Turn left and start climbing up Trout Creek Trail. After passing the second dirt road (Corral Meadow Road), the trail is mostly downhill to the signed Corral Meadow. At this junction, turn left on Schaeffer Trail. (Turning right leads to the High Meadows Loop, a nice summer cross country ride).

A fun section of trail leads to the next intersection at Durrwood Creek; turn right. The trail follows the creek for awhile, then traverses and climbs a couple hills before reaching the intersection with the Cedar Canyon Trail at almost 9 miles. And old sign on a tree, marks this intersection in the forest. Its a great place to have a snack before charging downhill for several thousand feet!

Cedar Canyon Trail Descent Cedar Canyon Trail
Flying down toward Durrwood
Creek and the Rincon Trail.
Descending towards The Needles, with the Kaweah and High Sierra Peaks just beyond.

Turn left and drop down the Cedar Canyon Trail which roughly follows Cedar Creek as it flows into Durrwood Creek near the bottom of the trail. The top of the descent is nonstop alpine action until it crosses Cedar Creek. At this point, there is a tiny climb and the scenery becomes more wide open and sunny. There's more exciting downhill ahead, but dont miss the scenic viewpoint to the left. Sights of the Durrwood Creek chasm and waterfall is just up the hill, while the Needles, Dome Rock, and other granite wonders of the Kern Basin are opposite.

The downhill mellows out and reaches the Rincon Trail intersection; another great place to rest and regroup. At this point, almost everyone is completely stoked on the ride! But don't forget, there is still a ton of challenging biking left.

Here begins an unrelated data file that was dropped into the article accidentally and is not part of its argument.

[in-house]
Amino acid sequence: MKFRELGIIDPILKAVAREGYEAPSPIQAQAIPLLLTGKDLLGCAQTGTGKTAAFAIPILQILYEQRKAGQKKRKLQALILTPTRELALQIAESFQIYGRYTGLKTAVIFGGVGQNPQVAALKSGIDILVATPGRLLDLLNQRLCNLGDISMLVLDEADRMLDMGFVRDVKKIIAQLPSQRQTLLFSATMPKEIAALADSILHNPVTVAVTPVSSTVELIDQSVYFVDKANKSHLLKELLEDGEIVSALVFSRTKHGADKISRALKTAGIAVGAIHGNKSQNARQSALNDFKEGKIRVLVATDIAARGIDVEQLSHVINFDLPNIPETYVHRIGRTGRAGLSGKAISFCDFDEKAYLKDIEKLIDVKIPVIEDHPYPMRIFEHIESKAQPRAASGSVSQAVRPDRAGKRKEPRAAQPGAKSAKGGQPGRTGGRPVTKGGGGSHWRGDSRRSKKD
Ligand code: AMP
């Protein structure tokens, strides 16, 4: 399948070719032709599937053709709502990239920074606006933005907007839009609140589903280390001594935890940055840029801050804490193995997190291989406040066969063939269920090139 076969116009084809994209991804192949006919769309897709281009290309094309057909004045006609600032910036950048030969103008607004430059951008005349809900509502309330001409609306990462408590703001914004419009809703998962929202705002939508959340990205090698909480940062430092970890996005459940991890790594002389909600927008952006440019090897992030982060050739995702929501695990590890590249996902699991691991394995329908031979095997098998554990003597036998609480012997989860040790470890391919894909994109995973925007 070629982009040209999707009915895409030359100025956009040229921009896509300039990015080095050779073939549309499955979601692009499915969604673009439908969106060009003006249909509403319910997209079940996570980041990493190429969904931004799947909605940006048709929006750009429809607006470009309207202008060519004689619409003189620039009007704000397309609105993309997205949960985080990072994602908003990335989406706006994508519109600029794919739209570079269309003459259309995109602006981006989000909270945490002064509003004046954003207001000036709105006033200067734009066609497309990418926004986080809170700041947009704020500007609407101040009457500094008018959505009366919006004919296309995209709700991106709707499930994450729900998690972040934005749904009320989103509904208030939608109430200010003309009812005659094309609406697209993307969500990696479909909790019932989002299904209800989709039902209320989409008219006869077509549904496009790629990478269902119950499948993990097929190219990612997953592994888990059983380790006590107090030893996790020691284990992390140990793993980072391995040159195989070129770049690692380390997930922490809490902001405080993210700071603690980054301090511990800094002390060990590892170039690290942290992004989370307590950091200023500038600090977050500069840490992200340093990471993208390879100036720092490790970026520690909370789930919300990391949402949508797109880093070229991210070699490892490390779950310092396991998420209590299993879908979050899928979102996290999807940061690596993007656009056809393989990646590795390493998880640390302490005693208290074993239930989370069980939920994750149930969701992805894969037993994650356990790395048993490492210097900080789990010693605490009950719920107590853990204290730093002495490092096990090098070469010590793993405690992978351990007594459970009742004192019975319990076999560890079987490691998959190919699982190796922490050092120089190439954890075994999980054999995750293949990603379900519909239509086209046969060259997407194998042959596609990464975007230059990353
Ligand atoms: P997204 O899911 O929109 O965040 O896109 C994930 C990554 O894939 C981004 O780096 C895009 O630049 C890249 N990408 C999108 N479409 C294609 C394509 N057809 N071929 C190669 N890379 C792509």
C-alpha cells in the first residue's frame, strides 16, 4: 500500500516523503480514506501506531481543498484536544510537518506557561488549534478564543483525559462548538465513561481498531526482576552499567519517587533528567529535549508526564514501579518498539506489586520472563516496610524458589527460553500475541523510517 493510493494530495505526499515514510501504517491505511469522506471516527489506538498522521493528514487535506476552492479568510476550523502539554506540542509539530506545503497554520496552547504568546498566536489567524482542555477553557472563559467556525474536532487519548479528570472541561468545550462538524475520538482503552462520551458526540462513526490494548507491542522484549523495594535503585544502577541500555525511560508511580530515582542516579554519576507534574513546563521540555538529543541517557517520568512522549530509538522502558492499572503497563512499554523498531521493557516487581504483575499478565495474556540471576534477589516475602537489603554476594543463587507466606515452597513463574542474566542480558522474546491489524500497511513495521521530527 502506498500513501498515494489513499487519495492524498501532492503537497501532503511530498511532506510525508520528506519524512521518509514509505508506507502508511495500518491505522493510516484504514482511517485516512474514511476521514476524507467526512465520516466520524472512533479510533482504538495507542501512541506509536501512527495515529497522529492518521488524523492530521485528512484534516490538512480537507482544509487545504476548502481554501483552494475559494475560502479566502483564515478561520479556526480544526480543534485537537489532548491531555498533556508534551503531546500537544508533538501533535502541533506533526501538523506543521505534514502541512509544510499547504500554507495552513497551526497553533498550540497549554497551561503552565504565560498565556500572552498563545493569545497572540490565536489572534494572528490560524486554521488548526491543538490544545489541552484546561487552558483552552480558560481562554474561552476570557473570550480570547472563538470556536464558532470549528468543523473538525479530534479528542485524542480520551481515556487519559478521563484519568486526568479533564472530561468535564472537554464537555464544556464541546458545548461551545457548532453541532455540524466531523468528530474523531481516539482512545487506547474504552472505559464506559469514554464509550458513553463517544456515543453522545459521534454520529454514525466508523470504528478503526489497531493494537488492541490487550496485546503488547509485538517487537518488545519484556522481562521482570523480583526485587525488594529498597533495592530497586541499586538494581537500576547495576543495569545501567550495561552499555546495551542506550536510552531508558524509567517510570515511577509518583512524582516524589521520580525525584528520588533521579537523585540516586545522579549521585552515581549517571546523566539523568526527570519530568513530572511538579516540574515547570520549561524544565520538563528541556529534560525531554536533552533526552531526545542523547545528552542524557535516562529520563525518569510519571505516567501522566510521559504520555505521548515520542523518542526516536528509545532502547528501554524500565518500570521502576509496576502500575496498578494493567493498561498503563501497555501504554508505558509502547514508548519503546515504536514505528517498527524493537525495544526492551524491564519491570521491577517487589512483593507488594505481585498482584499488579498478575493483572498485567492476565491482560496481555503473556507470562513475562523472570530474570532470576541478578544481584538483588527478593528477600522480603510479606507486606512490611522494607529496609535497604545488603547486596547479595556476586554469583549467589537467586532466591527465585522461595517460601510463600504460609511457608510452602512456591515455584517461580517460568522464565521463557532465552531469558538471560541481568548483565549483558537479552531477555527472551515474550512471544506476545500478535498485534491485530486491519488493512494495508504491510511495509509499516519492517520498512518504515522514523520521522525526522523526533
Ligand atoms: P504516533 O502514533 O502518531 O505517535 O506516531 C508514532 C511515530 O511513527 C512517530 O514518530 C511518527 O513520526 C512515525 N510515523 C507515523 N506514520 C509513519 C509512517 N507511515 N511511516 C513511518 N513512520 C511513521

Rincon Trail near Durrwood Creek Rincon Trail
Beautiful meadows on the Rincon Trail. Reward for the tough climbs on Rincon Trail.

The ride now goes left (south) on the sunny (hot) Rincon Trail and soon crosses Durrwood Creek. The next 3 miles include some steep climbs (some hike-a-bike), with some excellent downhill sections in between. Essentially there are 4 climbs on Rincon Trail; the first is the worst.

Next, the River Trail veers off to the right. There are now two options that require a major decision. Either stay on the Rincon Trail (see description below), or take the longer and more committing route down the River Trail.

The truly epic way is to turn on the River Trail, which is 5 miles from the Johnsondale Bridge. This trail is difficult to describe. Some people absolutely love it, while others hate it. No matter what, everyone thinks it is spectacularly beautiful!

The River Trail, the miner section

Dropping in on the River Trail. The extreme exposure continues for a mile as the old miner trail traverses the cliffs above an exposed bedrock creek. Use extreme caution here!

This creek recently flooded and actually washed out a section of the trail near the river.

See another cliff photo here.